How Resilient Are Children Really?
By Jennifer McLeod
When a crisis or traumatic situation occurs we often hear people say something like “he/she will be fine. Children are very resilient. They will pull through it.”
Yes children and young people will “pull through” it but at what cost? At what cost to themselves? At what cost to society?
They may have experiences such as:
• Being or feeling dumbfounded
• Feeling isolated
• Become angry
• Become aggressive
• Lash out at others
• Become excessively busy in an attempt to block the memories of the trauma/crisis
• Talk excessively
• Blame themselves for what happened
• Blame others for what happened
• Take on self destructive behaviours to cope with the situation (e.g. drugs, alcohol, self harm, abusing others etc)
• Being Fearful
• Begin to experience panic attacks
• Become tearful
• Take time off work
• Ask for compassionate leave
• Get depressed
Children are Humans too!
This list is only a minor sample of some possible ways that ADULTS react and cope with a crisis or traumatic situation. Given that children and young people are Humans too, aren’t they? Why then do so many adults think that children will be ok by simply leaving them to get over it by themselves? That their resilience will make it all ok?
Children and young people experience the same emotions that adults do when faced with trauma, except in some cases their emotions are camouflaged by “childish” behaviour because ……….they are children!
This does not mean that the underlying emotions that have driven them to behave in these “childish” ways have disappeared. This is their way of dealing with the trauma; they simply act out.
A child experiencing a trauma or crisis and who suddenly starts to fidget or talk excessively in the classroom or become sullen could very well be mirroring the behaviours of adults experiencing trauma. You will have undoubtedly heard of the sharp increase in self harm in the UK with young people, including the increase in suicide. Have you asked yourself what has driven these young people to these measures of coping?
If a child or young person is not given an opportunity to deal effectively with their emotions relating to the crisis, they will internalise the situation in a lot of different ways, especially self blame or self hatred and sooner or later we, society, will see and experience the result of that young person not receiving the REAL support that they needed at the time because they were deemed to be resilient enough to “pull through” it.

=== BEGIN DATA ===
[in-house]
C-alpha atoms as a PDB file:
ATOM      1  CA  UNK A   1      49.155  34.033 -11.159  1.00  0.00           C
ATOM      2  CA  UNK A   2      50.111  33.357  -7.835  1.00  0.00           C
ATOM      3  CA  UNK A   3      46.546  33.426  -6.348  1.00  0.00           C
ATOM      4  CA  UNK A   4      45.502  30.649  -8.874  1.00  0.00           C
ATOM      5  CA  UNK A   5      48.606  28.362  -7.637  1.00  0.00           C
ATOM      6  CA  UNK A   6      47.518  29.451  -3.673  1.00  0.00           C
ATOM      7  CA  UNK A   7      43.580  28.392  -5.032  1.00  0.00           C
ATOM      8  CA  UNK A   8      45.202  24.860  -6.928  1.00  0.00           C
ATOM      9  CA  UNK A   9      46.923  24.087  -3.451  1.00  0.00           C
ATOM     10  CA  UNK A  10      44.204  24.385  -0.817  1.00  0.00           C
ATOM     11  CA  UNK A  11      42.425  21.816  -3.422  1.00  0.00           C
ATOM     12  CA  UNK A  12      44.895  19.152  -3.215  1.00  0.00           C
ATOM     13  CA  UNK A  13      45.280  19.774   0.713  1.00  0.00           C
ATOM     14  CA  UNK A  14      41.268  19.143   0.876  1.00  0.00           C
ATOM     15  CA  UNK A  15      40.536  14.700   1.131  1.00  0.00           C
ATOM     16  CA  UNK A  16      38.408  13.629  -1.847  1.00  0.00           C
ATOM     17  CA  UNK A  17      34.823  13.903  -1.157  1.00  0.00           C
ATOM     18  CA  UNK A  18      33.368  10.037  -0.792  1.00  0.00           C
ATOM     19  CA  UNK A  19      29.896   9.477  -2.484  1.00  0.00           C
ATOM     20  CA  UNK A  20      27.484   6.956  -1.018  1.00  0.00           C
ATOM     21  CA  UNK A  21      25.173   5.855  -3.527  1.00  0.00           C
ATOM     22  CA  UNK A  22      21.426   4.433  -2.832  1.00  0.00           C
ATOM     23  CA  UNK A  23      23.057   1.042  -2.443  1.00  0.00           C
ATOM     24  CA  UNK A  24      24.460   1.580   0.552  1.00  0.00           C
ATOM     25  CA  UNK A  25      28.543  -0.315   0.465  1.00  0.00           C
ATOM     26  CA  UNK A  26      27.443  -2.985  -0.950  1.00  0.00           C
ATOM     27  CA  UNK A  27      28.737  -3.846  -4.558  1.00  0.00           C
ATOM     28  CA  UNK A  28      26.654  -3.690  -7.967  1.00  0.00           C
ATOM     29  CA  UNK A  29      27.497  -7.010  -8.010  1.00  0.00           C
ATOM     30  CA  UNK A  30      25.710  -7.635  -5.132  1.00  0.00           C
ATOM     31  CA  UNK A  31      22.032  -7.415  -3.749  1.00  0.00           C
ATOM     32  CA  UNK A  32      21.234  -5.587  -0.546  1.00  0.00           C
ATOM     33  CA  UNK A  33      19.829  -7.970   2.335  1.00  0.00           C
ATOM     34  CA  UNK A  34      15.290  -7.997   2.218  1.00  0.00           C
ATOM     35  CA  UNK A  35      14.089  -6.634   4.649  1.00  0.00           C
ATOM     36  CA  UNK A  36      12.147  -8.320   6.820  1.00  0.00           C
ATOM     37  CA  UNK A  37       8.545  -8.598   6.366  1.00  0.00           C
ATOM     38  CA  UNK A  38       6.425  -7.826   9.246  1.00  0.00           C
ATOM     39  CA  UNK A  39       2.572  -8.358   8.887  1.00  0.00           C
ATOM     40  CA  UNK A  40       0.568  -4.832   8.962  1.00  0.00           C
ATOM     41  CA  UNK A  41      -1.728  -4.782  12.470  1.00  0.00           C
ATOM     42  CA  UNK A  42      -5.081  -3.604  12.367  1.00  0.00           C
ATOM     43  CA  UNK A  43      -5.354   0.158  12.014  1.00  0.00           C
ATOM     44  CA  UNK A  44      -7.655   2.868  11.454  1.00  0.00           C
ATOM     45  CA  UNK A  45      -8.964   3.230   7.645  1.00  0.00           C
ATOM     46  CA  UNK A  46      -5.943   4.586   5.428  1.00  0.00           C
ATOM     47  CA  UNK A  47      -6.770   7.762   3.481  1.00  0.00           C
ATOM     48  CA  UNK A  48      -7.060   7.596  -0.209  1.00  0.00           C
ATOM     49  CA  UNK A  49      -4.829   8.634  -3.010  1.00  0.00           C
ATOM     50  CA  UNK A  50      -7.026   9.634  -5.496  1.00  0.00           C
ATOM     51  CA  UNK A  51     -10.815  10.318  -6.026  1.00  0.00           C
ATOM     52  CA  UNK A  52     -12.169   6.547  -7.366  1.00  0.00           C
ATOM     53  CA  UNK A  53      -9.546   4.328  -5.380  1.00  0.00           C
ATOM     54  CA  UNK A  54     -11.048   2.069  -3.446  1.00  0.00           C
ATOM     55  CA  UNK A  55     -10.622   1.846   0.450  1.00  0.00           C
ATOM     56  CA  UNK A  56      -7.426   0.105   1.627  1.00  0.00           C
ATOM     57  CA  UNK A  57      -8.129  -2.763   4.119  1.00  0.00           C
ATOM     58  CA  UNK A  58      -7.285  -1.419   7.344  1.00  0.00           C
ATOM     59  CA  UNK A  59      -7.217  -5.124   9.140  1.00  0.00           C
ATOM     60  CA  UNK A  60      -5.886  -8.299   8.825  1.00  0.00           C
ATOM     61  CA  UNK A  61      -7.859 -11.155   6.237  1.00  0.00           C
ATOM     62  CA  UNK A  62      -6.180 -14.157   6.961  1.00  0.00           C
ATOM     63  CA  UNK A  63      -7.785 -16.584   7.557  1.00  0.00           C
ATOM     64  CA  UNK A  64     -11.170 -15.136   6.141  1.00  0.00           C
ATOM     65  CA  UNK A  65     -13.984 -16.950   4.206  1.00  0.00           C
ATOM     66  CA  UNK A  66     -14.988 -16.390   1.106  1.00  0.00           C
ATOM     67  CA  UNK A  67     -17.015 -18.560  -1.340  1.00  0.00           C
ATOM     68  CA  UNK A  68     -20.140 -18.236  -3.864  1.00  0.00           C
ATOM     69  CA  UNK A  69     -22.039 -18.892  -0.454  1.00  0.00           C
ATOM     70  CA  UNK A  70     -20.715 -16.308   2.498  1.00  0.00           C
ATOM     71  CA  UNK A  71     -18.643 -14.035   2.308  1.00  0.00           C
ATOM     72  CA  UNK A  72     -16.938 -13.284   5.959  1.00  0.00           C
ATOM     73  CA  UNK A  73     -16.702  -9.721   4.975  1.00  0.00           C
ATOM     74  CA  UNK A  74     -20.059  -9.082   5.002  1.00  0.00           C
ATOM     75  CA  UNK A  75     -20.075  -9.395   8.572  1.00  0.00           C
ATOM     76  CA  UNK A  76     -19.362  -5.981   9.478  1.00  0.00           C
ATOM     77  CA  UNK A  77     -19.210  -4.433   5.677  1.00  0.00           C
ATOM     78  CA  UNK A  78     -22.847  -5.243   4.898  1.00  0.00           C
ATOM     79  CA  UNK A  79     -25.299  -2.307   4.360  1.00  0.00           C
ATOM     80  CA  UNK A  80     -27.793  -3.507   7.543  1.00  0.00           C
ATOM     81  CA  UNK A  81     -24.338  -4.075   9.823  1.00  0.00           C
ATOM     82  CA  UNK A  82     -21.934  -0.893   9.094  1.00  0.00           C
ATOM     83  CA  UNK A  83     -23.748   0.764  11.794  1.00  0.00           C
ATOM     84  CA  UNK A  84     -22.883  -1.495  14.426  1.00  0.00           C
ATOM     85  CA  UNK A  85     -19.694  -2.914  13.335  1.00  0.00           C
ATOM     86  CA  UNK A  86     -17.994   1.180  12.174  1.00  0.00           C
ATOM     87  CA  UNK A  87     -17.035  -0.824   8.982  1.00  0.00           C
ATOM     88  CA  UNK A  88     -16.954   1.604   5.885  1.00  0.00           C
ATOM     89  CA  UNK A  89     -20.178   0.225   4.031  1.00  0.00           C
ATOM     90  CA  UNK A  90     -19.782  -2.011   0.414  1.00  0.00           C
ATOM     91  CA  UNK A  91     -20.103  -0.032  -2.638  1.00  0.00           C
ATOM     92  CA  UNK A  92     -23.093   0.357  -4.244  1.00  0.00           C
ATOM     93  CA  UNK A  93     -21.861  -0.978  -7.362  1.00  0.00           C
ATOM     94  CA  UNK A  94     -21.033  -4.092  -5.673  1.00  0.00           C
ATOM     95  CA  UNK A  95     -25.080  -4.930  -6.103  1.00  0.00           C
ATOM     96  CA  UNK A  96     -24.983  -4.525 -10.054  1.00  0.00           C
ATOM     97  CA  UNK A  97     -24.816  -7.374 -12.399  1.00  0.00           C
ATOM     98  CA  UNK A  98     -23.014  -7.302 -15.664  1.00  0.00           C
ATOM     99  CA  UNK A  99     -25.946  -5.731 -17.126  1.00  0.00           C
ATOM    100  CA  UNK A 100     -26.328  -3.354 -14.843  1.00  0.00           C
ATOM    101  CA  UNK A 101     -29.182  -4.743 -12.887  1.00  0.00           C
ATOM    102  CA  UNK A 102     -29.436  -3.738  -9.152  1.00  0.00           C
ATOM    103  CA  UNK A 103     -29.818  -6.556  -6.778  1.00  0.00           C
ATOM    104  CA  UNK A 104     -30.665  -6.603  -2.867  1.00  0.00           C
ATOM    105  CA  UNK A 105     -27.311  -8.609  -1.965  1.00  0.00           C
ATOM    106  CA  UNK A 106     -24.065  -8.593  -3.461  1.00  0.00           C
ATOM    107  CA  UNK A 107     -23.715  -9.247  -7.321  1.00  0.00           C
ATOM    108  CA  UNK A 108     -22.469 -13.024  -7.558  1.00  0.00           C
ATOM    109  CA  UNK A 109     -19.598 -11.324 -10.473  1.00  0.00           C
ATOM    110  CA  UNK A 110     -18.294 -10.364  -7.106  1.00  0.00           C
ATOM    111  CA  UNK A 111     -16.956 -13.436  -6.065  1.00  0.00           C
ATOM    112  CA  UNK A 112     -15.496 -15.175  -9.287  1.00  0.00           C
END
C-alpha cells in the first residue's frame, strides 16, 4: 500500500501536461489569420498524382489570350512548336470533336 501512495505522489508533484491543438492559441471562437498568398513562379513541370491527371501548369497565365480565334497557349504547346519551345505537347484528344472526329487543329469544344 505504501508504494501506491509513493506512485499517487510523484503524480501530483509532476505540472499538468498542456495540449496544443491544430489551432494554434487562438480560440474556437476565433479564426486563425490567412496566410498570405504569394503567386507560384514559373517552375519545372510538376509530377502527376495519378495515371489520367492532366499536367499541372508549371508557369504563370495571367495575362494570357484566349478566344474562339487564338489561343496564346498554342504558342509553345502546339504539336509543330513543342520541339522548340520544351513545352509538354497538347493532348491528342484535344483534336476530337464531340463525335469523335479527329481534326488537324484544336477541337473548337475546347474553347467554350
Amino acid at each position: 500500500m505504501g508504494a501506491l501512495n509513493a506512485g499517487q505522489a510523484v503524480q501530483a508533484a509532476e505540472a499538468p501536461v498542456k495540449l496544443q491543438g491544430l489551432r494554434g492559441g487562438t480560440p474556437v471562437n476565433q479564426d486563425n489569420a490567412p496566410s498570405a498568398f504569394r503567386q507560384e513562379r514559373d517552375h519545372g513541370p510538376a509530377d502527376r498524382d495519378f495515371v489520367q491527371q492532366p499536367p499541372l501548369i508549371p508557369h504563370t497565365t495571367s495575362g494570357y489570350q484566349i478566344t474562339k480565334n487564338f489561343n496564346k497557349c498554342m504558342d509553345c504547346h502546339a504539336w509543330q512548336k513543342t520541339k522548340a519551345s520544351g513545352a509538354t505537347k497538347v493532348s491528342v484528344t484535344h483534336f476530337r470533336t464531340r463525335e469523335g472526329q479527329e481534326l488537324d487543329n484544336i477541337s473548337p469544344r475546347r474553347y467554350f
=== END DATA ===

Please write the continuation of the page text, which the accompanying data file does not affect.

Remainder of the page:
These same children are likely to be some of the ones labelled by society as yobs, thieves, hoodlums, no good or those exhibiting “inappropriate” behaviour and have been given ASBO’s (Anti Social Behaviour Order).
Some adults, including the medical profession, think that not talking to their children about the crisis/trauma will mean that the young person will forget about it. Wrong! The affects of the situation remain with children and they deal with them in different ways, which adults may label as childish or inappropriate behaviour
An author on self harm had a best friend who died when she was 7 years old and the author’s parents and doctor thought that it would be best not to discuss the trauma as she is likely to ‘forget’ about it in time. The author’s way of dealing with the situation was to internalise the sudden death of her friend by blaming herself for surviving which resulted in self harming behaviour for many years including as an adult.
In NLP we have a saying: “Perception is Projection”. That is, what you perceive in others is what you are projecting on to them. I have a very clear and distinct example of this projection experience from one of my managers many years ago, and it is one that I will always remember.
So please, as adults and as a society, let’s do a lot less labelling and negative projection on to our children and young people and lets do MORE of offering REAL help when they need it most. My belief is that children are born with “clean slate”. It’s society that teaches them how to behave!
© Jennifer McLeod 2010. All rights reserved